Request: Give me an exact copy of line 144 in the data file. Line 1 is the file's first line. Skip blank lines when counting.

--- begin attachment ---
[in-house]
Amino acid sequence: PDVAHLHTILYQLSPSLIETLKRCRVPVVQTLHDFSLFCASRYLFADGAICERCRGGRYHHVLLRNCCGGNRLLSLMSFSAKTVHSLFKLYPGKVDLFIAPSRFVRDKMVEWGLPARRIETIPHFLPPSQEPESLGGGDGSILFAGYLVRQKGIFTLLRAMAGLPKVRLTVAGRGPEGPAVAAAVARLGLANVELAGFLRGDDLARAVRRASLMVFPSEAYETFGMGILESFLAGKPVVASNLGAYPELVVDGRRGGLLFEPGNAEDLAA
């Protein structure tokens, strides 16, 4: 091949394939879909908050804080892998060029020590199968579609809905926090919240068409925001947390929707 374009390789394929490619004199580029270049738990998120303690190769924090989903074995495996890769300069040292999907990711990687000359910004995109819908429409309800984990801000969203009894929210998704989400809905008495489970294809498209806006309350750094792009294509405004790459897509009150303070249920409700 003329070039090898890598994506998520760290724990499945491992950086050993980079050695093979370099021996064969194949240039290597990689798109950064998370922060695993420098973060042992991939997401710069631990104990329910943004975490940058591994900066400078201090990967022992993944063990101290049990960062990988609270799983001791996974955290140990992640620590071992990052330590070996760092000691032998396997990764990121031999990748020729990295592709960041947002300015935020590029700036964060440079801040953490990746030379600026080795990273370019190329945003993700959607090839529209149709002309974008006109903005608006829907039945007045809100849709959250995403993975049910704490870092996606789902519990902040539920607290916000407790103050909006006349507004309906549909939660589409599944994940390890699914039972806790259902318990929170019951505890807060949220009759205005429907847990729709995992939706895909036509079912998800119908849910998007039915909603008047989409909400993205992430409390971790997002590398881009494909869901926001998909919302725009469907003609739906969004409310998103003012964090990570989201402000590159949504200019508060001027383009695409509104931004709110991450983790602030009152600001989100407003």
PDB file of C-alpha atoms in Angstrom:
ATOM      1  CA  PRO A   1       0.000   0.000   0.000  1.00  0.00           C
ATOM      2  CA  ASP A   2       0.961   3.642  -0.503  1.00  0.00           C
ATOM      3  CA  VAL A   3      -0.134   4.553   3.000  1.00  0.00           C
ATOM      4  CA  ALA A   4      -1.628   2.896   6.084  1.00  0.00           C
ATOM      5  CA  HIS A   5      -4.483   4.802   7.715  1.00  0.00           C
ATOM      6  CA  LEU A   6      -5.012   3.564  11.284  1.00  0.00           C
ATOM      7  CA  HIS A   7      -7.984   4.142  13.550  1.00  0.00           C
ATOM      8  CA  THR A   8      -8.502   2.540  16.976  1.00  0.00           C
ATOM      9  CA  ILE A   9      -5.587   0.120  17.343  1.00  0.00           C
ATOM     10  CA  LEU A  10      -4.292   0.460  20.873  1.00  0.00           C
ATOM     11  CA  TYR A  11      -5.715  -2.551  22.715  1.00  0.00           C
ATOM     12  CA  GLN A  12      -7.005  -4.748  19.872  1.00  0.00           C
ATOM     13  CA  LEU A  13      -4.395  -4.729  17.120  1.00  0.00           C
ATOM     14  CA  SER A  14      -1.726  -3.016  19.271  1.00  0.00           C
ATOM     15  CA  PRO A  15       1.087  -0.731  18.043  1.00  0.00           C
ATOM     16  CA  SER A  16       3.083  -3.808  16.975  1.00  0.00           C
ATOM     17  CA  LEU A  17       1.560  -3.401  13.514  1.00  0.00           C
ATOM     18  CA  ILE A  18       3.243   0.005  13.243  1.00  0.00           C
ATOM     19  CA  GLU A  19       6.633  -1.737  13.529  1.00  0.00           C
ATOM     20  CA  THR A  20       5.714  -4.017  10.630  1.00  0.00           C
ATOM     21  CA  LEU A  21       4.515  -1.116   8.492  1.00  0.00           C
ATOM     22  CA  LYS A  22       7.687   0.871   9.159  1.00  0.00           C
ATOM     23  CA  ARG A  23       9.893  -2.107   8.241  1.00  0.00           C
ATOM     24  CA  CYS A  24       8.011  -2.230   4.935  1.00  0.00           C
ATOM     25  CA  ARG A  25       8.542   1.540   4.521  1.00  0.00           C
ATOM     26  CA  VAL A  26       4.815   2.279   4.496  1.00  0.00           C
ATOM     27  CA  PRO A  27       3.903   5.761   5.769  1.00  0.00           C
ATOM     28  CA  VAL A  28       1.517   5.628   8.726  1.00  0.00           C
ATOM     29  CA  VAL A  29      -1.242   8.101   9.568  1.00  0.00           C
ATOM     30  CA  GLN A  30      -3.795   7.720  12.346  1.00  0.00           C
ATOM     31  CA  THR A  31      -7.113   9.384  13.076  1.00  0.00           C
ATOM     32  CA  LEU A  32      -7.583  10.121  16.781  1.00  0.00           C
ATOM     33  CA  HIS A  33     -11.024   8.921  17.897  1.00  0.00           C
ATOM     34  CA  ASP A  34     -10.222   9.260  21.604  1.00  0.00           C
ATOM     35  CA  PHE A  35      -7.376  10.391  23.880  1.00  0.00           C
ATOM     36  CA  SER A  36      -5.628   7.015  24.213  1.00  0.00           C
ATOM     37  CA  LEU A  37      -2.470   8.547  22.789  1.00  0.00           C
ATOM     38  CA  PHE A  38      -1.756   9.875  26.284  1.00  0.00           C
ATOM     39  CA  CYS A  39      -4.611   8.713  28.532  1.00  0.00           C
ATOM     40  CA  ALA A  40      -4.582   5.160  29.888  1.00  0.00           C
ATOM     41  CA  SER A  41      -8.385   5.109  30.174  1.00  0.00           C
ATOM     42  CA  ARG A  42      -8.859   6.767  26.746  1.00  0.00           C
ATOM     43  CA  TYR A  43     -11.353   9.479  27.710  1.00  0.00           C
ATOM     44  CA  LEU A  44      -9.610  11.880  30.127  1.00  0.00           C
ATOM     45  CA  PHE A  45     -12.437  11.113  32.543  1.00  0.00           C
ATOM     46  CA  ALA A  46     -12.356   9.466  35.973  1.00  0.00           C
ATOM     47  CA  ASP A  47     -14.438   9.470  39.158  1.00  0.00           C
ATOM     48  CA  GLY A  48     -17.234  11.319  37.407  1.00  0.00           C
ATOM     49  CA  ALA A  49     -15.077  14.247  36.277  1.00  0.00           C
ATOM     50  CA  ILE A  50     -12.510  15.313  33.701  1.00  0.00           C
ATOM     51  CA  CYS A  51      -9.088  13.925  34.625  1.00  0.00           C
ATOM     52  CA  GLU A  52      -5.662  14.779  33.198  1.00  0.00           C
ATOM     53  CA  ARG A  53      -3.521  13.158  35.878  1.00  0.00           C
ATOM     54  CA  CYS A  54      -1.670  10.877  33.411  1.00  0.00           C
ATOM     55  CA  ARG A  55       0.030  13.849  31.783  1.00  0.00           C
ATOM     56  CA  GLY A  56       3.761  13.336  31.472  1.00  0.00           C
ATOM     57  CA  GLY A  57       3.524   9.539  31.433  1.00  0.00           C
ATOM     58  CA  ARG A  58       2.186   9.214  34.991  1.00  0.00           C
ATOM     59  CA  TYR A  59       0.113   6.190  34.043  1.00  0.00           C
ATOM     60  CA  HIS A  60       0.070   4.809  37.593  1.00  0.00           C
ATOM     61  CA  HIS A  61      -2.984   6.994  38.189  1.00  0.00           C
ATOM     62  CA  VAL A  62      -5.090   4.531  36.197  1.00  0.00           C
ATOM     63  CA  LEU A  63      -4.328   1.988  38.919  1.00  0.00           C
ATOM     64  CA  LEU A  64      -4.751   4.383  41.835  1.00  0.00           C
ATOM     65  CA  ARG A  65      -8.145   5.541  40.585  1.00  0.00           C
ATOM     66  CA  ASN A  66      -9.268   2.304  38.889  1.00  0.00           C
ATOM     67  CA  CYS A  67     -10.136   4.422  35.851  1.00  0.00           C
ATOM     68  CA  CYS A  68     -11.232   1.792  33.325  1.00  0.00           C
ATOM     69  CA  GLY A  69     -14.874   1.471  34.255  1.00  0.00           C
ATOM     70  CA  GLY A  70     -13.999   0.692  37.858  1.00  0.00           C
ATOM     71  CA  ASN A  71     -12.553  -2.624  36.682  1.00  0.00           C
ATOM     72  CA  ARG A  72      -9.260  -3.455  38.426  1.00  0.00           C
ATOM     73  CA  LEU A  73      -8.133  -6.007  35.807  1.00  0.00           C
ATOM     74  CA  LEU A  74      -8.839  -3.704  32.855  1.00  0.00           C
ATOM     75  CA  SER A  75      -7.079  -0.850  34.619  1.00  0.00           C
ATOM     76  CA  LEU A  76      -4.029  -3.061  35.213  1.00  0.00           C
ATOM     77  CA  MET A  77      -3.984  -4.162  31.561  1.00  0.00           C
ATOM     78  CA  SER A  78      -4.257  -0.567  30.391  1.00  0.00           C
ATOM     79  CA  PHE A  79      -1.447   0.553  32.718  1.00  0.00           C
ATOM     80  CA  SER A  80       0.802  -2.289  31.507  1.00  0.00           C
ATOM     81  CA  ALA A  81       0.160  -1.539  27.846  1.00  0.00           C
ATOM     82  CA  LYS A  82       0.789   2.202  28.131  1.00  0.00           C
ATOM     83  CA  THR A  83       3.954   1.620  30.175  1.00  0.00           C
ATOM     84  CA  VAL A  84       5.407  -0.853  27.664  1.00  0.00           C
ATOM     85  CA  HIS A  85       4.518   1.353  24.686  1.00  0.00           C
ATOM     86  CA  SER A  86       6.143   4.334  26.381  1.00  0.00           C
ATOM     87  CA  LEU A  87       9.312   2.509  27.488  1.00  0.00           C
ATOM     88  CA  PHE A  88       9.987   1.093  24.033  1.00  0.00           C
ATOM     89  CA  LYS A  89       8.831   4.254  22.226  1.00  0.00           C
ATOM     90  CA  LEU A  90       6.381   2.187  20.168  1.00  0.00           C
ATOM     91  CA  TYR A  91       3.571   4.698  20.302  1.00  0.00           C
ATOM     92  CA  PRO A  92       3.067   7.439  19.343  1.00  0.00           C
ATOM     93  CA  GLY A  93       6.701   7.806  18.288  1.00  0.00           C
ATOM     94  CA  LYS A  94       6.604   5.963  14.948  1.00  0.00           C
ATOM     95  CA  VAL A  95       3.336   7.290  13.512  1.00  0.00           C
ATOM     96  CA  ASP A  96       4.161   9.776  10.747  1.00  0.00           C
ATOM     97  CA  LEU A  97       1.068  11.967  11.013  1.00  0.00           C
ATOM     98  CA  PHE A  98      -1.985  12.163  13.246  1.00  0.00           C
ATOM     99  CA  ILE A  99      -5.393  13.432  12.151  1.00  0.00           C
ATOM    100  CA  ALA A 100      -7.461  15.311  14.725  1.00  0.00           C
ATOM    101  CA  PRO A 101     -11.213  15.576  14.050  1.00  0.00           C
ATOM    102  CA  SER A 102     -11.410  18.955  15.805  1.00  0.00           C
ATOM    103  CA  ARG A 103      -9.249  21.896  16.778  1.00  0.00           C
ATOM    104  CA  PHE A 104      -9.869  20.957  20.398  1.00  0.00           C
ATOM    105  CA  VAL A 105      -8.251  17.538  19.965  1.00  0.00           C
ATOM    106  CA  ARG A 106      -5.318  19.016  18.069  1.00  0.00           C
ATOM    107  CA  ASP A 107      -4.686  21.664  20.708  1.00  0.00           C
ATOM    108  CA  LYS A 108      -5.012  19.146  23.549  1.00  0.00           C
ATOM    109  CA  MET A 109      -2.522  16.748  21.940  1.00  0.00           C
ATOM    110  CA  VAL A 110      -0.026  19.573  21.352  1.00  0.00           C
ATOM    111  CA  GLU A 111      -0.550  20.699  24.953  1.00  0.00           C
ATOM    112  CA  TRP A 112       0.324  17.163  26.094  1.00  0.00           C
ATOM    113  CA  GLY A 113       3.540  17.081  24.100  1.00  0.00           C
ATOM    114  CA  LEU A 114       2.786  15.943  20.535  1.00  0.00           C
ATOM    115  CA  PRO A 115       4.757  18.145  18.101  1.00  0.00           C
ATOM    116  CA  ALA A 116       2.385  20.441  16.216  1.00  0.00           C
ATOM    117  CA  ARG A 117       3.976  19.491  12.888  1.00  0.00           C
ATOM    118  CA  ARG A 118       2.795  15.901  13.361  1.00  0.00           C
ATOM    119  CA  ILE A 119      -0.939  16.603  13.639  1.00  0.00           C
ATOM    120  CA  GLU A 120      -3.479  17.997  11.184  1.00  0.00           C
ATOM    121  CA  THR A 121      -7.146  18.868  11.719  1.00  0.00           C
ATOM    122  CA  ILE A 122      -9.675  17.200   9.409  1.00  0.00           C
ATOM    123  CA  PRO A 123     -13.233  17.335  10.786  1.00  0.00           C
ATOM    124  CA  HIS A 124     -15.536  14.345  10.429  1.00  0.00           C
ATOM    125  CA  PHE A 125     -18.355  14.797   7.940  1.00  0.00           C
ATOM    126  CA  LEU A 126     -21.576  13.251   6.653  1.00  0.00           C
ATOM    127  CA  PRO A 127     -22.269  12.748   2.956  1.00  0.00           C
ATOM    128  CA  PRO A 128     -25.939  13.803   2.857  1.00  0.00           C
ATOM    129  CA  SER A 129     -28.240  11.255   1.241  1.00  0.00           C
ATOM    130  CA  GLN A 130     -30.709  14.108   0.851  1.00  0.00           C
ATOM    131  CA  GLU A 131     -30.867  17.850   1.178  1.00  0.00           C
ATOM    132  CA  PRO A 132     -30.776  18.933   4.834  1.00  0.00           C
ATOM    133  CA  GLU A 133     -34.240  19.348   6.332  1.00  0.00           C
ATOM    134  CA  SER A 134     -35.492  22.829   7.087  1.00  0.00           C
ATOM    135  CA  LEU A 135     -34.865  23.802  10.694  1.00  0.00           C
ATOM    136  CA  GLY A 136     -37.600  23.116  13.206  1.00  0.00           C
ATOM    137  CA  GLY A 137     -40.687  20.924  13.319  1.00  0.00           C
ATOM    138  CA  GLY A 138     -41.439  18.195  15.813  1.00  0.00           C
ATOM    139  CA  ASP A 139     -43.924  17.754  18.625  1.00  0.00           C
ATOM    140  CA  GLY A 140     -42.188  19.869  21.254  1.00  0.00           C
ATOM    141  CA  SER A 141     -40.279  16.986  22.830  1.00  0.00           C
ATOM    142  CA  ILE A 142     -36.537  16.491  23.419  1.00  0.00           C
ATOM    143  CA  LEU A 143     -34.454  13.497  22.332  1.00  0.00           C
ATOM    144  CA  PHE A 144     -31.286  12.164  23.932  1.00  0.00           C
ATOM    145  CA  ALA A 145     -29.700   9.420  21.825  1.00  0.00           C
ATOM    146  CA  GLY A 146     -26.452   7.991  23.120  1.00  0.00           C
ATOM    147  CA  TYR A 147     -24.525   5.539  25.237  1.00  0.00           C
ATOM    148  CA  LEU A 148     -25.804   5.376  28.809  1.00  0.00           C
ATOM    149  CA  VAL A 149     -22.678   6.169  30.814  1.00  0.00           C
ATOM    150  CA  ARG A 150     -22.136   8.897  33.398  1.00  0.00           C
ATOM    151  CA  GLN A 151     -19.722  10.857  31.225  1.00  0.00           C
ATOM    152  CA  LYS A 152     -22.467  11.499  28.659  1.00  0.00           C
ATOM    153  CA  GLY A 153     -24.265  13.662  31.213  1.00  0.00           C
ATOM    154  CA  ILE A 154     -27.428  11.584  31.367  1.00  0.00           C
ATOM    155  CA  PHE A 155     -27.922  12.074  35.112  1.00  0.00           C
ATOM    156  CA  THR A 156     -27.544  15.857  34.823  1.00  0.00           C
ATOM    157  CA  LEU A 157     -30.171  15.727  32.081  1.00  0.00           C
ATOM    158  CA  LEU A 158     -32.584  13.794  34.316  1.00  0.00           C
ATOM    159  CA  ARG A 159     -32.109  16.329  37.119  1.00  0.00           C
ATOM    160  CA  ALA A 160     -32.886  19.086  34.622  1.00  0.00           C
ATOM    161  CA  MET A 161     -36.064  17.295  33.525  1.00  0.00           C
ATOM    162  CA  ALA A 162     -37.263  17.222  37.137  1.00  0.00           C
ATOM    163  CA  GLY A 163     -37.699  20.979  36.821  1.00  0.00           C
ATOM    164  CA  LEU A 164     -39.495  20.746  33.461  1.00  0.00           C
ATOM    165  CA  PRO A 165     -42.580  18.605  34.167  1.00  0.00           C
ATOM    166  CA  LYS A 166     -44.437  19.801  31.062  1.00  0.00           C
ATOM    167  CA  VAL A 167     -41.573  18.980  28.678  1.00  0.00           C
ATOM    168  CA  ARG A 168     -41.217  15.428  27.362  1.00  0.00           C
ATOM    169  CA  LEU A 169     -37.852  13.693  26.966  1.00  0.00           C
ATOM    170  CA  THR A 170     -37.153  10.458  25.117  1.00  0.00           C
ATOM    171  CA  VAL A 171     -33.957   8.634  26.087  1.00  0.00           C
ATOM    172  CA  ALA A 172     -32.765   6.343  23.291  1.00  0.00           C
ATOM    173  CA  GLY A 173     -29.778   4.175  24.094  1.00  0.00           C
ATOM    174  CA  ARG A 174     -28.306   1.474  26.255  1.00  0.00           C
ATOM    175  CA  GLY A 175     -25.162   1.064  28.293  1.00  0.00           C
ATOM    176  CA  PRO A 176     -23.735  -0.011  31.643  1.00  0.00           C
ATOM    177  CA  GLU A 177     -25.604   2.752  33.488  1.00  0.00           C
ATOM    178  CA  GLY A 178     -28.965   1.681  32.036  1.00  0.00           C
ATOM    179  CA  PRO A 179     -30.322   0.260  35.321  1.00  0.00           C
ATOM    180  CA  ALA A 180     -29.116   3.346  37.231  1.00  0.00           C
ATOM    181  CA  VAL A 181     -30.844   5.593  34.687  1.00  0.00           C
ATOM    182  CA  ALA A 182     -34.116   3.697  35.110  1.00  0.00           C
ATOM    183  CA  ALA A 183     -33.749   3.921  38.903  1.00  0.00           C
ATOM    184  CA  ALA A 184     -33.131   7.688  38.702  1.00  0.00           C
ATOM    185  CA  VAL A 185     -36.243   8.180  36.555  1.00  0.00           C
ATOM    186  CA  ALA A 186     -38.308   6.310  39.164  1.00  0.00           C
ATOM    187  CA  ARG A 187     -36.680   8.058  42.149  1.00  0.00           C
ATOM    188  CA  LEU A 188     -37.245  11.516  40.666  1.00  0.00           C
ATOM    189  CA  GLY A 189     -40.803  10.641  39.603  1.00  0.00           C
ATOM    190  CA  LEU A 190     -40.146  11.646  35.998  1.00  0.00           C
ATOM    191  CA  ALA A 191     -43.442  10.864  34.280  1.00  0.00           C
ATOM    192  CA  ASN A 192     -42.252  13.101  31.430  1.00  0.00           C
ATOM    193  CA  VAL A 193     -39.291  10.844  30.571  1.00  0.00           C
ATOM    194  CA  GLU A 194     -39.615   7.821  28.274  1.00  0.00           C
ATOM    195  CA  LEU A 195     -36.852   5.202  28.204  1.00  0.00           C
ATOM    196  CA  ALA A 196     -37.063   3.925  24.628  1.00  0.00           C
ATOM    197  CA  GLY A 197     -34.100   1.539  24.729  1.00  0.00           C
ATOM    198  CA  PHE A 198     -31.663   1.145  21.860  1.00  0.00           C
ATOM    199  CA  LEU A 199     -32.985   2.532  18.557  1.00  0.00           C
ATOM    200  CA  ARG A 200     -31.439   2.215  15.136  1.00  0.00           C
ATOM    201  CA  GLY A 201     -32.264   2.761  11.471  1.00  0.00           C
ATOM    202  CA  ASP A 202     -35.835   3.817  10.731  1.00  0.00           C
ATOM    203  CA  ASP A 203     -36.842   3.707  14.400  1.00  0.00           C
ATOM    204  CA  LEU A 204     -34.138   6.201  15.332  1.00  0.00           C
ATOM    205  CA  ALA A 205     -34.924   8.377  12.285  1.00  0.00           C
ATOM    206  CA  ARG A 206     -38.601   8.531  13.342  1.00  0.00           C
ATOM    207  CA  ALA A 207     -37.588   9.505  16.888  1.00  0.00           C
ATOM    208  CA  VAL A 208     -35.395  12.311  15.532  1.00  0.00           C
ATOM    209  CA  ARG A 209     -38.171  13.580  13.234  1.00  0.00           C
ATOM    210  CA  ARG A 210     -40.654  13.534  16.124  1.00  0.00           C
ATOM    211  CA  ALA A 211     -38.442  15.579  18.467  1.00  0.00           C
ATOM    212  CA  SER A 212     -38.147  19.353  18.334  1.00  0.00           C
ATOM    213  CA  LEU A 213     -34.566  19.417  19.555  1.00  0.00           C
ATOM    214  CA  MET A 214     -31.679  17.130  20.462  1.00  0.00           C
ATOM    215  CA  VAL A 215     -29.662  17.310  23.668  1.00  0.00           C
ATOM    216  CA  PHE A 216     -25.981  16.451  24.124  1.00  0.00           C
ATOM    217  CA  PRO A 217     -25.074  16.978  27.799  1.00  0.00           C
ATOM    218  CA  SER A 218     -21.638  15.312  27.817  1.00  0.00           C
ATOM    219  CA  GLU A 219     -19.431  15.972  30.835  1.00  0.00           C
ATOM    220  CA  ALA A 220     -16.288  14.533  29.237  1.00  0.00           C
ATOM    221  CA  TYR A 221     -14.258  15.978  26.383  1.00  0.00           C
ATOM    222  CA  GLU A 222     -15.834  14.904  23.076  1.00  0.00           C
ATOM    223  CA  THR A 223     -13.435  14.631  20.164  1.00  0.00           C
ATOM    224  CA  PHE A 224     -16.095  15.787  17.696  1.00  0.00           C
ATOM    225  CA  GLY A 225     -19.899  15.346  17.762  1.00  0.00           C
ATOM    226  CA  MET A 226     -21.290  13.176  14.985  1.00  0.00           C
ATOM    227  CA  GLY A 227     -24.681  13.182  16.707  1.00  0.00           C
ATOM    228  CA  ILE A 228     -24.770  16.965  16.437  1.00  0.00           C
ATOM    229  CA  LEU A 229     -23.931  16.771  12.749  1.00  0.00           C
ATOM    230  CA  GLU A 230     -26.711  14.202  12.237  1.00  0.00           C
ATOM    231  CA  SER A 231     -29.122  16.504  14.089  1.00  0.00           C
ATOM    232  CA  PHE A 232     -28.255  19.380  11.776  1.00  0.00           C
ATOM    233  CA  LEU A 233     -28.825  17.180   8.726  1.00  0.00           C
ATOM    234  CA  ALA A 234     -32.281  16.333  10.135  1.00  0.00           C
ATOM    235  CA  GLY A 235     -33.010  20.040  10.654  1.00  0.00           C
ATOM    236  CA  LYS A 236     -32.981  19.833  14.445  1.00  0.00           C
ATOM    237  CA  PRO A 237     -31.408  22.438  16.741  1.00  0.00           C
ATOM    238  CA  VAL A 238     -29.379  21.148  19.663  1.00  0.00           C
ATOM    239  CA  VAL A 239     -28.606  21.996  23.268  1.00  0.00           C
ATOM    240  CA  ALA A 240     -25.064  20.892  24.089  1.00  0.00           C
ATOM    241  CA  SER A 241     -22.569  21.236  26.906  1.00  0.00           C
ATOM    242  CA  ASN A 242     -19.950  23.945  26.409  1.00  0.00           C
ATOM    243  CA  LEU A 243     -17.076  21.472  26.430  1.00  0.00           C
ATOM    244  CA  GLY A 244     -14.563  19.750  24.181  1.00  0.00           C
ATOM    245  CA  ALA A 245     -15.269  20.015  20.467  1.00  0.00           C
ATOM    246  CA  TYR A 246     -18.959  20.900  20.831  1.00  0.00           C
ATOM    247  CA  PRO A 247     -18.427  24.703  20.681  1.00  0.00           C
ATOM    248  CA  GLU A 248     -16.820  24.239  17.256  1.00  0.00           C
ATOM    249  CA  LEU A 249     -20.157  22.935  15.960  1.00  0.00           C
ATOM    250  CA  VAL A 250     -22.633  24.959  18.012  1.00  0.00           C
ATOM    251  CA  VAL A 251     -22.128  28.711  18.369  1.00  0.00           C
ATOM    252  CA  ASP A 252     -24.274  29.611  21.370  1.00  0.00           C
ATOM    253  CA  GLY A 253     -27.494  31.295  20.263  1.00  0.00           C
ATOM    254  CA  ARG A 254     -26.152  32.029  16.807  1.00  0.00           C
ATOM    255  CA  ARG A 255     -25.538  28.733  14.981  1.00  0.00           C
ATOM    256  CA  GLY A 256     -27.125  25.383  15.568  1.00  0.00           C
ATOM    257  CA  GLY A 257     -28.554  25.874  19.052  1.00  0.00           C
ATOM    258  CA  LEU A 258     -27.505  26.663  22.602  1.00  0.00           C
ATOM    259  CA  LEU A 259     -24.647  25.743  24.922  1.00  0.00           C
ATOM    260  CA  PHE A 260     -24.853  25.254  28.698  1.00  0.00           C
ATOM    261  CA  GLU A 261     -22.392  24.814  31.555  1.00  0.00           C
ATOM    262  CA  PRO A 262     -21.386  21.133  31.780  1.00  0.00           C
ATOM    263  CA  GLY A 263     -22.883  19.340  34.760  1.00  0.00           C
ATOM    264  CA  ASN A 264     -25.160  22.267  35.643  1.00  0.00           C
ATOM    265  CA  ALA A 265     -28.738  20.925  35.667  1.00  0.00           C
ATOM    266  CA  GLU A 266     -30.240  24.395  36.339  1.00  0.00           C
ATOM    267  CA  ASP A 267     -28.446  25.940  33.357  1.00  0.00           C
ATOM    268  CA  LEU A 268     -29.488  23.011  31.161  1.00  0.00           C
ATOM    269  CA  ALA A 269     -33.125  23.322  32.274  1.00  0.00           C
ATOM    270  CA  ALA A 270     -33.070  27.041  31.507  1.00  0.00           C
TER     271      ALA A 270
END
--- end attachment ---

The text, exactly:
ATOM    140  CA  GLY A 140     -42.188  19.869  21.254  1.00  0.00           C